Fresh postings to LBO site
Just posted to the Left Business Observer website: Adolph Reed, The limits of antiracism and samples from #122, just out: LBO current issue contents.
LBO #122 out
The new timeliness continues! LBO #122 has just been emailed to subscribers, and is off to the printer to accommodate the dead-tree brigade. Contents: pity suffering Wall Street! • a memoir of the Florida real estate boom and bust (a state where felons can’t vote, but could sell mortgages!) • 2008: a year of less money and more poverty • more job carnage as lunatics demand exit strategy • declining employment share • why the Senate sucks (it’s no accident) If you don’t subscribe yet, what are you waiting for? Click here here and… Read More
Me on the CBC
I’m going to be on the CBC’s The Current this morning, discussing the 20th anniversary of Oliver Stone’s Wall Street. Starts at 8:30. Also on Sirius channel 137.
Radio commentary, October 3, 2009
[No, not time travel—this is the version that will be delivered on the KPFA version of the show on Saturday morning. Much of it was on Thursday’s WBAI show, except for the bit about the September employment report, which was added for the KPFA and podcast audiences. Oh, and Chicago didn’t get the Olympics, but the analysis of the politics behind Obama’s huckstering is still relevant.] Breaking news from the change we can believe in front! The Obama administration is opposing Congressional legislation to protect reporters from being jailed for refusing to… Read More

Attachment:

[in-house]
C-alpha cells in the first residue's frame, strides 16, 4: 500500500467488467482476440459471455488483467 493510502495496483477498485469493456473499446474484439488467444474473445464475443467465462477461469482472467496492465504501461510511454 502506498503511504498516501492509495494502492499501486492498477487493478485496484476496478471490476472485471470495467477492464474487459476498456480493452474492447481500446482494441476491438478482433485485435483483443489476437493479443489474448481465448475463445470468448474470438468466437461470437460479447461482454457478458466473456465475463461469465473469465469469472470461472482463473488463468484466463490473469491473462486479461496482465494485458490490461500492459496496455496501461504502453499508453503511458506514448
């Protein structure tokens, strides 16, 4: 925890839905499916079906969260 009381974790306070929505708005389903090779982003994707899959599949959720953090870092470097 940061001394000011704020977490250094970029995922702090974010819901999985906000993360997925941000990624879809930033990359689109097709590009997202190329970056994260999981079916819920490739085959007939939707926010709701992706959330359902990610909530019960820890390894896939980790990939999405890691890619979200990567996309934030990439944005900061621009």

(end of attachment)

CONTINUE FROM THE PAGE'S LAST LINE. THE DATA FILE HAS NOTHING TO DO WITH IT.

Posted on October 9, 2009 by Doug Henwood
Radio commentary, October 9, 2009
Job market somewhat less miserable In U.S. economic news, the slow improvement of the U.S. labor market continues, emphasis on “slow,” of course, and the baseline of general awfulness on which this improvement is founded. First-time applications for unemployment insurance fell by 33,000 last week to the lowest level since last November, just as the economy was beginning its fall from a cliff. The four-week moving average of initial claims, which is a better way of looking at these volatile figures, fell by 9,000, to its lowest level since last December. The… Read More